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Your guide to Saint Lucia
All About Saint Lucia
Dominated by volcanic peaks, dense forests, and tropical vegetation, the Caribbean island nation of Saint Lucia sits at the eastern end of the Caribbean Sea, bordering the Atlantic Ocean. Turquoise waters lap the shores of the island’s white-sand beaches, and just off the coast you’ll find coral reefs where you can snorkel or dive. Though Saint Lucia’s volcanoes are technically active, the most action you’re likely to see is at the Sulphur Springs, where geothermal activity creates pools of boiling water that bubble up from the earth. While these pools are too hot to approach, there are some areas where you can take a soothing mud bath.
On the northwest tip of the island you’ll find Rodney Bay Marina, an entry port and marina with cozy restaurants and trendy bars. In contrast, the southern half of the island features candy-colored villages, small markets and stalls, and traditional Caribbean homes. All along the coastline, Saint Lucia offers adventurous marine experiences, including kayaking and windsurfing. The verdant interior rainforests contain massive waterfalls, diverse wildlife, and hiking trails for all skill levels.
When is the best time to stay in a vacation rental in Saint Lucia?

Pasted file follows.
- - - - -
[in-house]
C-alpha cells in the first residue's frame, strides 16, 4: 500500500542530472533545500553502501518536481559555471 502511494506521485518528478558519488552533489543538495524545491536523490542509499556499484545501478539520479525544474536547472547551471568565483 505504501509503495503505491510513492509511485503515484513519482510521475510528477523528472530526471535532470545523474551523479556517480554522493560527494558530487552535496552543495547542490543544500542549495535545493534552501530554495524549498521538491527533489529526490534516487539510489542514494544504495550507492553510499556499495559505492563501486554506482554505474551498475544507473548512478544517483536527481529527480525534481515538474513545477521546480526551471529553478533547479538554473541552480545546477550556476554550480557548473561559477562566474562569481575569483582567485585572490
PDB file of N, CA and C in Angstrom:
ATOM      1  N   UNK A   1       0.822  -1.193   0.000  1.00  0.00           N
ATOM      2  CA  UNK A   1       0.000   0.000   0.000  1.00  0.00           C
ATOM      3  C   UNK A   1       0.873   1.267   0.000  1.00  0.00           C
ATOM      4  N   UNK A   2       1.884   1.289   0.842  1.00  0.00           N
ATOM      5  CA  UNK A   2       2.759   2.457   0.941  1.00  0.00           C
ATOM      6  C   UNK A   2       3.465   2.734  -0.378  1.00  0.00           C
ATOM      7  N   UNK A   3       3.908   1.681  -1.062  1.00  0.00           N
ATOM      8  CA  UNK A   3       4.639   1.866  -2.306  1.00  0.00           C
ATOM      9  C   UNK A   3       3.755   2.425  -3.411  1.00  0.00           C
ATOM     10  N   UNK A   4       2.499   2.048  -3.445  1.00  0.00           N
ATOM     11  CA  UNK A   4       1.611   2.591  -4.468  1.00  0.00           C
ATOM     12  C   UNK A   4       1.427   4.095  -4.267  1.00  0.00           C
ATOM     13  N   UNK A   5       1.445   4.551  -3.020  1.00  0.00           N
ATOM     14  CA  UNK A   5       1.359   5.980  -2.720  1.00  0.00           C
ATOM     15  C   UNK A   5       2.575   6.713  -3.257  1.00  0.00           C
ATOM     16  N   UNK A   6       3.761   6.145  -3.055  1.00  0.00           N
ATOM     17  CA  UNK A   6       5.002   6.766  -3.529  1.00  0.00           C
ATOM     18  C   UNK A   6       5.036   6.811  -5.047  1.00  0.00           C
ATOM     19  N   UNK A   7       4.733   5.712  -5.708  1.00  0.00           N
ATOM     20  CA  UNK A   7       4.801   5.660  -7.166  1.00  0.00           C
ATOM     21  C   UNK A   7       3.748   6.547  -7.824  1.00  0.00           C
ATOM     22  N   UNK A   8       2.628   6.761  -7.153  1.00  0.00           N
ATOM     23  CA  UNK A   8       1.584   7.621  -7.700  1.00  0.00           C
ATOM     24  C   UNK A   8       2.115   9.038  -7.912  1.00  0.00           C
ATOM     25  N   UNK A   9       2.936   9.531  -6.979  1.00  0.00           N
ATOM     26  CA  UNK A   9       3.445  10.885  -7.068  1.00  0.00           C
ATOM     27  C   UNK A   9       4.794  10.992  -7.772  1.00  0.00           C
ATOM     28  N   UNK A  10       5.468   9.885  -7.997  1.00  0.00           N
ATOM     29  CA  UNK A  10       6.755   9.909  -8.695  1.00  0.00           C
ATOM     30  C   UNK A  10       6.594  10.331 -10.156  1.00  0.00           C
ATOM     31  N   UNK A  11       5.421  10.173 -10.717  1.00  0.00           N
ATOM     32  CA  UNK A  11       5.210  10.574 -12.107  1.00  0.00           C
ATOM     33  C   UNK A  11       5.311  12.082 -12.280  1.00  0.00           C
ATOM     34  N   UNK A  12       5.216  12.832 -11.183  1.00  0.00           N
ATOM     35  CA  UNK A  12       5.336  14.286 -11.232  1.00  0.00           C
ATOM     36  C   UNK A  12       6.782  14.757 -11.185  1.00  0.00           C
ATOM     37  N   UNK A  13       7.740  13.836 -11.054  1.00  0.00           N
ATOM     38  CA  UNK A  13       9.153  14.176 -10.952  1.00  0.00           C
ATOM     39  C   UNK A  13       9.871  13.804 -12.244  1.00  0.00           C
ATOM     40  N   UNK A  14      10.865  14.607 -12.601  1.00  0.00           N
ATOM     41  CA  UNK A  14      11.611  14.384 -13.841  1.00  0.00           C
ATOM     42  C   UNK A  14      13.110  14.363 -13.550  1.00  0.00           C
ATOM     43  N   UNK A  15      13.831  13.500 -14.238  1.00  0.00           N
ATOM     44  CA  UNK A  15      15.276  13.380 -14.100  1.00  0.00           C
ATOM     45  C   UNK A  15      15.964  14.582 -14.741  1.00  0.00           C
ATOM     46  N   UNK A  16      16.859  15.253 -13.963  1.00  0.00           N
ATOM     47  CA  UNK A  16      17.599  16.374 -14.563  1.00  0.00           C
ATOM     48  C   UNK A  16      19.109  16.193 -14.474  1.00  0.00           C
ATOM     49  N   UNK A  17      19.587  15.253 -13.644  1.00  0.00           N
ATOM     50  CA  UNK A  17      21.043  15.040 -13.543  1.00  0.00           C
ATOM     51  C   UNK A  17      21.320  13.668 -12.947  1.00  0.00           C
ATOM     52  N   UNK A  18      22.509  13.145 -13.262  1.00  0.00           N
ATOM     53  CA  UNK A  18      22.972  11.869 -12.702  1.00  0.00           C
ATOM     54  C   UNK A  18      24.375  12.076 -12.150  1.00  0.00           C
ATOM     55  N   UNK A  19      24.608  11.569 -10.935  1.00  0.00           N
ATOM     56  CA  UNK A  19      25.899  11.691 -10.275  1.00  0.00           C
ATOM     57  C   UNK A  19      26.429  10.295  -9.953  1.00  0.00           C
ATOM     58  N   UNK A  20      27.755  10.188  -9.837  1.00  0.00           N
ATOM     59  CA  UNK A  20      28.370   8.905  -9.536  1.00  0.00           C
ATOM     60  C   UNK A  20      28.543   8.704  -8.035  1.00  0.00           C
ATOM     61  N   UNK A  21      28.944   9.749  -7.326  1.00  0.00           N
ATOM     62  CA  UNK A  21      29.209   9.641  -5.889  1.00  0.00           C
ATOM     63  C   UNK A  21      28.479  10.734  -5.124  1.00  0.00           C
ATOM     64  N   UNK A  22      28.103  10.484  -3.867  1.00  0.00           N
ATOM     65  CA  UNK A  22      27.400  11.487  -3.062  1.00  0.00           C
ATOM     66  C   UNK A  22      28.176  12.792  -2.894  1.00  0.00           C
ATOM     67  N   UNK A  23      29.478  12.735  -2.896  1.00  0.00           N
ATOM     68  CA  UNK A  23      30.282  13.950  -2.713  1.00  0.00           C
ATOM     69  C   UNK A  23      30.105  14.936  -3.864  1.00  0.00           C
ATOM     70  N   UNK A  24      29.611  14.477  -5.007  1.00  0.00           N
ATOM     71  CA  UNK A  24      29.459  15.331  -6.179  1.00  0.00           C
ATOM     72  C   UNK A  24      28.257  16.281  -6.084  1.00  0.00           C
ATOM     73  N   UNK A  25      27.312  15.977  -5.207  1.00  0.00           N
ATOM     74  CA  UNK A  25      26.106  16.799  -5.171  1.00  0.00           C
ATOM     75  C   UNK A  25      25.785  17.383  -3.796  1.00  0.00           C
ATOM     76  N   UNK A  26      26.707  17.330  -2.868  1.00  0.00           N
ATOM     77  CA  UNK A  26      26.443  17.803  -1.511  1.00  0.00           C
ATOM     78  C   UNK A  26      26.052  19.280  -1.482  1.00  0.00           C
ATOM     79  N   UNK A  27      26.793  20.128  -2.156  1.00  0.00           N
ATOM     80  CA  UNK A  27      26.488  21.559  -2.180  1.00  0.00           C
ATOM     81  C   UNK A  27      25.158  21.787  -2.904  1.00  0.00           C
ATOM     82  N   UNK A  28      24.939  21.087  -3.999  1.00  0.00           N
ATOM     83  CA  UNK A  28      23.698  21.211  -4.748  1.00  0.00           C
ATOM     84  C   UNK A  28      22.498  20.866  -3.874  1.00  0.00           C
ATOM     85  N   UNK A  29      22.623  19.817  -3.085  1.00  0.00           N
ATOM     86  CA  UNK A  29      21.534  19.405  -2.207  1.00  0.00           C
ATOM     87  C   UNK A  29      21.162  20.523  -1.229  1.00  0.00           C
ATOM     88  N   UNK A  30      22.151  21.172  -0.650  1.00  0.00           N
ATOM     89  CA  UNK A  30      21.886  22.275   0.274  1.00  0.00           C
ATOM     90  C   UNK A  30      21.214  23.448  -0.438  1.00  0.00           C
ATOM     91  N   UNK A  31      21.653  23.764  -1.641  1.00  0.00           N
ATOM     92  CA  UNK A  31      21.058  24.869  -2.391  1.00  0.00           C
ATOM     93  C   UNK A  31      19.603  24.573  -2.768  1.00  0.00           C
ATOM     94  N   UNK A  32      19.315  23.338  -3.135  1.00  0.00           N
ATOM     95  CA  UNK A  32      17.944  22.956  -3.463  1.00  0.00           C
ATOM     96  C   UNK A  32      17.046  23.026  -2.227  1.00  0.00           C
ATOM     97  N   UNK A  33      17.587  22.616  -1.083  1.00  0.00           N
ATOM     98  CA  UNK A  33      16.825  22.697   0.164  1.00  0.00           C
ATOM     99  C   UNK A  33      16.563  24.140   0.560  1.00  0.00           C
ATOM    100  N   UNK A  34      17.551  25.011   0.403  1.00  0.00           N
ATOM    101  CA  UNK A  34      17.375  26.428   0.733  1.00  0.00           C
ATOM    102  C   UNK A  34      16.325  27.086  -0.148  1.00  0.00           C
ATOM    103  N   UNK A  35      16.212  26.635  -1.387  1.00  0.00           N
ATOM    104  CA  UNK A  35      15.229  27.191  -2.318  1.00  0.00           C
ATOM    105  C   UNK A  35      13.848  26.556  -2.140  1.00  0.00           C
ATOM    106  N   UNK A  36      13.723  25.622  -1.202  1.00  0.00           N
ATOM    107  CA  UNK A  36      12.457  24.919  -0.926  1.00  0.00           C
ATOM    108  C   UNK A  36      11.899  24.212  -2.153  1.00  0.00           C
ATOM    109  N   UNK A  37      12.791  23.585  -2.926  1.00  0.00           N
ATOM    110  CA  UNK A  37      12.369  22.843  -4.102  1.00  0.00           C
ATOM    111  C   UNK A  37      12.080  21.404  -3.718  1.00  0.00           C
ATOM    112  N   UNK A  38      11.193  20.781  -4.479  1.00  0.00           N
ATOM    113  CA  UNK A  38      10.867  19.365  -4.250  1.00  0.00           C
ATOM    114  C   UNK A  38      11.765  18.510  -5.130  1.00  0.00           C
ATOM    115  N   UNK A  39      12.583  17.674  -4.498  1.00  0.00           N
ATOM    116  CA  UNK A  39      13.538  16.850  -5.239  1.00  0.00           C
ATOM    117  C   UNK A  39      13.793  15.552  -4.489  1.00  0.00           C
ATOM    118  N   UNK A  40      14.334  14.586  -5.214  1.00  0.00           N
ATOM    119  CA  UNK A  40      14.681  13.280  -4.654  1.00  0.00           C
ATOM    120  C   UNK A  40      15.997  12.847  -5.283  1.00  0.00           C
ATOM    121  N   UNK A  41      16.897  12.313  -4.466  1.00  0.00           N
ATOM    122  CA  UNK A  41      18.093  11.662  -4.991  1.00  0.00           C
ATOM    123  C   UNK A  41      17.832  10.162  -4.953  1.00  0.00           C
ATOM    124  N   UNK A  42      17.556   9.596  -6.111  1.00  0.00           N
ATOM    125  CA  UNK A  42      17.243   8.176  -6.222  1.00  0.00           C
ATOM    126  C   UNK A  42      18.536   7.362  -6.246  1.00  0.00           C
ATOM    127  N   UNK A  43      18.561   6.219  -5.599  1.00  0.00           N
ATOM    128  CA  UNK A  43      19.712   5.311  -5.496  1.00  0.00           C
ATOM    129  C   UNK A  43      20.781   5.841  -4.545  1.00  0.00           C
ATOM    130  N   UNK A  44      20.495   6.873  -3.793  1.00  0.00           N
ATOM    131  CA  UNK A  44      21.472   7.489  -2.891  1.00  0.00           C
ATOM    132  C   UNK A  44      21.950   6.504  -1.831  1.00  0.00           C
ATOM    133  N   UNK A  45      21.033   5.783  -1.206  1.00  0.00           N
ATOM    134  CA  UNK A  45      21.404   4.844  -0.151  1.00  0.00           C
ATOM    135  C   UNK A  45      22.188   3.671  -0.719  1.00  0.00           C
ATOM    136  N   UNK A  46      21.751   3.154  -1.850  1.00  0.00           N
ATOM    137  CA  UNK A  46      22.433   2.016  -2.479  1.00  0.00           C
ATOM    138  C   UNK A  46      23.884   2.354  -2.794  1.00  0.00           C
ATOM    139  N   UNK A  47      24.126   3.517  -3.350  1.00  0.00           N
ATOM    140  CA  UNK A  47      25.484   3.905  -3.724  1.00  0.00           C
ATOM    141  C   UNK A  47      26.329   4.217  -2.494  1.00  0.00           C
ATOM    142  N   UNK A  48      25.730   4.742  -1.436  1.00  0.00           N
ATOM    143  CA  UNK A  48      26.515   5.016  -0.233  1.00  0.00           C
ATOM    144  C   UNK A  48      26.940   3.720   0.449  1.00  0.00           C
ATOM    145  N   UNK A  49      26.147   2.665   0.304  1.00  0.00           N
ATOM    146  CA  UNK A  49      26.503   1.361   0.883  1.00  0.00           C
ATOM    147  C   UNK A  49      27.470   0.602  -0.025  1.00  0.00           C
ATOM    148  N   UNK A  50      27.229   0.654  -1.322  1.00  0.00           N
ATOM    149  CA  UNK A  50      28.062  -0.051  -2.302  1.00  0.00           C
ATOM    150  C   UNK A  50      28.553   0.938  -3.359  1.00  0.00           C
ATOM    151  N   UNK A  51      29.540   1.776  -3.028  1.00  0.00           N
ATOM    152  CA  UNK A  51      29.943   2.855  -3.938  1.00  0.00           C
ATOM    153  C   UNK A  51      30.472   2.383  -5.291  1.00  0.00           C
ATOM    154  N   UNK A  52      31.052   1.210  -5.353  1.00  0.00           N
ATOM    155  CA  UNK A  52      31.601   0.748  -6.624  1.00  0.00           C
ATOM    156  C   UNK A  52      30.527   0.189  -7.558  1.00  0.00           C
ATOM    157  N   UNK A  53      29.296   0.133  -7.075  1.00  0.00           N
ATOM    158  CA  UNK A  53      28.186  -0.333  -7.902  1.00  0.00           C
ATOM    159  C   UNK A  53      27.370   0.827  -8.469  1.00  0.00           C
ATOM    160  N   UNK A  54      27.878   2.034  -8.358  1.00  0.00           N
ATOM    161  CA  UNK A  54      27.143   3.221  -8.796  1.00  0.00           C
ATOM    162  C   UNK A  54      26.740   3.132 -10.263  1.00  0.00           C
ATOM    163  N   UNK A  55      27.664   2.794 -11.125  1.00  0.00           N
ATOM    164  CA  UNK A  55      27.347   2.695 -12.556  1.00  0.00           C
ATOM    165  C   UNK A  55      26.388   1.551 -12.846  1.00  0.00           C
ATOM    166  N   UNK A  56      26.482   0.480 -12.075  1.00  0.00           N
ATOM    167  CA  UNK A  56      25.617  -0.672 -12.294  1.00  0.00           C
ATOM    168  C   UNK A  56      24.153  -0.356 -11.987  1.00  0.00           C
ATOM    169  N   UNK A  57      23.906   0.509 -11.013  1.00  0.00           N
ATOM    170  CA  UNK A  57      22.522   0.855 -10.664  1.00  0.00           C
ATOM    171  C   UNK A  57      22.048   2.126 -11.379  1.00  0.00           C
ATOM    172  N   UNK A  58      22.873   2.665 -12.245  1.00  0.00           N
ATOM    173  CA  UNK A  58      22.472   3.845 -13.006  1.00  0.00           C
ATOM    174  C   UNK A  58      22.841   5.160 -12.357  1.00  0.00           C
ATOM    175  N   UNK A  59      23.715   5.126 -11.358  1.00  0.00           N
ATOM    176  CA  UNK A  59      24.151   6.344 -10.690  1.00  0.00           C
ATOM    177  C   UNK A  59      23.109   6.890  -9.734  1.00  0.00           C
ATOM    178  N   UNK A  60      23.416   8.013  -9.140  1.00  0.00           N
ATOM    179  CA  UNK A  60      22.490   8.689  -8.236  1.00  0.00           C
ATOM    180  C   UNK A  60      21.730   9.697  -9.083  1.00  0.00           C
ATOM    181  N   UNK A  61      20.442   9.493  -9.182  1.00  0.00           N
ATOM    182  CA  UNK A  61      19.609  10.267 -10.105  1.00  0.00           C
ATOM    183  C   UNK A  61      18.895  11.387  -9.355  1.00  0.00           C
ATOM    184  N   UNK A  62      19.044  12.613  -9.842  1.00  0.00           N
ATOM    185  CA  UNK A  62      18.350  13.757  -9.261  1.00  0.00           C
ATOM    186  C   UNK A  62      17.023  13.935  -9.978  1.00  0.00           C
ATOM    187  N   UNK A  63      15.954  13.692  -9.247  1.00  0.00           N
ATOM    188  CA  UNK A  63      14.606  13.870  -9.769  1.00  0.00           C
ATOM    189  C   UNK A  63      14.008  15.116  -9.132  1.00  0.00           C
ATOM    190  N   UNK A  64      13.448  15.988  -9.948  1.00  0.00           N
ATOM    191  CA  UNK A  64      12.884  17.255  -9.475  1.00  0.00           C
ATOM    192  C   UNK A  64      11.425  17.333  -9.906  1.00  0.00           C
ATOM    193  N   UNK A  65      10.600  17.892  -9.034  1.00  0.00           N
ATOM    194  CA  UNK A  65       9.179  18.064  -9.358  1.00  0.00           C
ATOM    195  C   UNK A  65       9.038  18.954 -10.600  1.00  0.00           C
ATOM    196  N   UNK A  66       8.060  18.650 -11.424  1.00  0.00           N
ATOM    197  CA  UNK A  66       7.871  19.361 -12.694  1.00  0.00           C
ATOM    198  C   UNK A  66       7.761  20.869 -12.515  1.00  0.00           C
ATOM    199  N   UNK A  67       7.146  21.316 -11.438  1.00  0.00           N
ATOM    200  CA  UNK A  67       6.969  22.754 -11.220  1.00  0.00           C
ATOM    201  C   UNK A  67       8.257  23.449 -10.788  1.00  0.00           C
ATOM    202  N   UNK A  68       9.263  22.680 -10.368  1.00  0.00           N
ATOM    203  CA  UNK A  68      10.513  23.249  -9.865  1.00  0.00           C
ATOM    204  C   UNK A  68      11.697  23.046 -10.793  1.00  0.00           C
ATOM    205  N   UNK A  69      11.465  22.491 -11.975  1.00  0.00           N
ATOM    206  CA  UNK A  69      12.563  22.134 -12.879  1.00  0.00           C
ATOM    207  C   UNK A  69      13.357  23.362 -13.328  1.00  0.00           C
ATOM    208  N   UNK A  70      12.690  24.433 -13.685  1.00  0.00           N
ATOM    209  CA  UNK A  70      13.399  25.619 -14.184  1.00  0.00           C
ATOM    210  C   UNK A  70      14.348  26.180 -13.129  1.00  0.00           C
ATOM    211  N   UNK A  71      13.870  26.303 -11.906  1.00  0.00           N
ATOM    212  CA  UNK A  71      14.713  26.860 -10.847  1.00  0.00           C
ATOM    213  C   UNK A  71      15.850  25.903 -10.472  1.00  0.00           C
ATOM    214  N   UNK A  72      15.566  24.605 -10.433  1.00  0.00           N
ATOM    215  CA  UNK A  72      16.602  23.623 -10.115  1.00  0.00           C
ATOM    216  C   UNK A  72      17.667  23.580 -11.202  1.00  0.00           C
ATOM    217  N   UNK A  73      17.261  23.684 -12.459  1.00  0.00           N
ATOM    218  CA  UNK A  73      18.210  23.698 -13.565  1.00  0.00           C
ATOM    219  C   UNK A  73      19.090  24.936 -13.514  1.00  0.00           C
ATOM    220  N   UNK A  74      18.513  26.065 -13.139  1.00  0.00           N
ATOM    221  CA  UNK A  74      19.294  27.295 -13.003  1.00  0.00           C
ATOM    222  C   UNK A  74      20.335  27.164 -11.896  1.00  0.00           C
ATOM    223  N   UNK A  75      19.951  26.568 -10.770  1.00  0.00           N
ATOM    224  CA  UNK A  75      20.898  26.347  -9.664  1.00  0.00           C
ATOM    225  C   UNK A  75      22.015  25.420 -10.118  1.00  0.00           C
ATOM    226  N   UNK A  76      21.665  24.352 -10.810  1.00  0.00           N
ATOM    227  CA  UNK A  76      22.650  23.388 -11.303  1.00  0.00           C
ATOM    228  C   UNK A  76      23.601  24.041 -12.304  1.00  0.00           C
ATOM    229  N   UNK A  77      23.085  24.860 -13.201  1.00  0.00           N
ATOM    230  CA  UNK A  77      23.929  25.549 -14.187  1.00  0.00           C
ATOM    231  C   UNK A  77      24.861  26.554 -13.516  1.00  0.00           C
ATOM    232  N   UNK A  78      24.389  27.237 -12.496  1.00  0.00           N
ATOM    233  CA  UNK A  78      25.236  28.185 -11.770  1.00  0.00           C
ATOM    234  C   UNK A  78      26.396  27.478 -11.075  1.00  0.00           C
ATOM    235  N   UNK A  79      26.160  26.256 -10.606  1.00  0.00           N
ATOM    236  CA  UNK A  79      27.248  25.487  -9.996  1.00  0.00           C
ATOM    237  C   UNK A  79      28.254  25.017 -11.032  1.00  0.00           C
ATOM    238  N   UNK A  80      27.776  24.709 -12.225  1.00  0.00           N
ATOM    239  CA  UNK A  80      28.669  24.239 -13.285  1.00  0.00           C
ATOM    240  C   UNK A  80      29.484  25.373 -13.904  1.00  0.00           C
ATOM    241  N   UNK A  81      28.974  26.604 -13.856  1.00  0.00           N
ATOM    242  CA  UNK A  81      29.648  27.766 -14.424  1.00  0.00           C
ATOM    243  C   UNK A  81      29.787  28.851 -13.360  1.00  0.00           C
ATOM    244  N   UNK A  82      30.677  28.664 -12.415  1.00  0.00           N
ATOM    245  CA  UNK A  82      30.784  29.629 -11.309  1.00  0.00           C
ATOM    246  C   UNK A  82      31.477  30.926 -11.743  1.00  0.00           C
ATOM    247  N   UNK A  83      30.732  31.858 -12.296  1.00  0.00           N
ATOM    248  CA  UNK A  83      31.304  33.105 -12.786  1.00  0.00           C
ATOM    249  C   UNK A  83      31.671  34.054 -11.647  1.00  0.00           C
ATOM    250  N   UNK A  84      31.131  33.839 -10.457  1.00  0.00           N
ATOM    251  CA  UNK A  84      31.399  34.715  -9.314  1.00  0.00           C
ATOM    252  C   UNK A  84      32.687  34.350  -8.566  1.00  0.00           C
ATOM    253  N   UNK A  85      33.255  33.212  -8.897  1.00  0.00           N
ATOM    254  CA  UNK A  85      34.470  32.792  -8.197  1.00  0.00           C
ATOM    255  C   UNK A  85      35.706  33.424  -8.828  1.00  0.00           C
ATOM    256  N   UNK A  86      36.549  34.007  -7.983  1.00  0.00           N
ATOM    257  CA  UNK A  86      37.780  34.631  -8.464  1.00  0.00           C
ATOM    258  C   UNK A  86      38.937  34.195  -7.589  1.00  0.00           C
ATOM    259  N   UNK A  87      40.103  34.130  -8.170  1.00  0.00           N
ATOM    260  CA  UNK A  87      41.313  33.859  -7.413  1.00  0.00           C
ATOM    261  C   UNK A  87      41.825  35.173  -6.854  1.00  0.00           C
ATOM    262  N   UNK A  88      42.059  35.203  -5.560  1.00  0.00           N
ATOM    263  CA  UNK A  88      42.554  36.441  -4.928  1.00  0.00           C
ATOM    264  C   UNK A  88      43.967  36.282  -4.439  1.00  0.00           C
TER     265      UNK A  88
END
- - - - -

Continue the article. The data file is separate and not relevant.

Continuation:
The best time to visit Saint Lucia is during winter and spring, when the weather is consistently sunny and warm and there is little rain. During May, Saint Lucia hosts the Soleil Saint Lucia Summer Festival, a month-long series of events celebrating jazz, roots and soul music, and visual arts. Summer and fall are mostly sunny but bring the possibility of brief, heavy rainfall; hurricane season begins in June and lasts through November. In the second week of July, the country organizes Saint Lucia’s Carnival, where you can see music and dance performances as well as parades.
What are the top things to do in Saint Lucia?
The Gros Piton (2,500 feet tall) and the Petit Piton (2,400 feet tall) are the two volcanic mountains that soar above the Caribbean Sea and are a UNESCO World Heritage site. If you’d like to take a closer look, there are trails to the summit of each of them. You can even dive at the foot of Petit Piton and see the volcanic wall from underwater.
Three-quarters of Saint Lucia is covered with lush rainforest, home to 1,300 plant species and hundreds of animal species, particularly birds and insects. You can trek through the rainforest with a local guide, or go ziplining through the canopy and take in the beautiful plant life from above. Aerial trams departing from Castries offer another way of getting a bird’s-eye view, taking several passengers at a time in “cars” that glide high above the forest floor.
This colorful fishing village is about an hour’s drive south from the capital city of Castries and is the perfect base for seeing many of the island’s attractions. Here you’ll find hiking trailheads for the Pitons, as well as the Sulphur Springs and the Diamond Falls and Botanical Gardens. When you’re finished sightseeing for the day, relax on the palm-lined Anse Mamin Beach. There is a small town square with historic buildings where you can learn about the village’s history, as well as some shops and restaurants.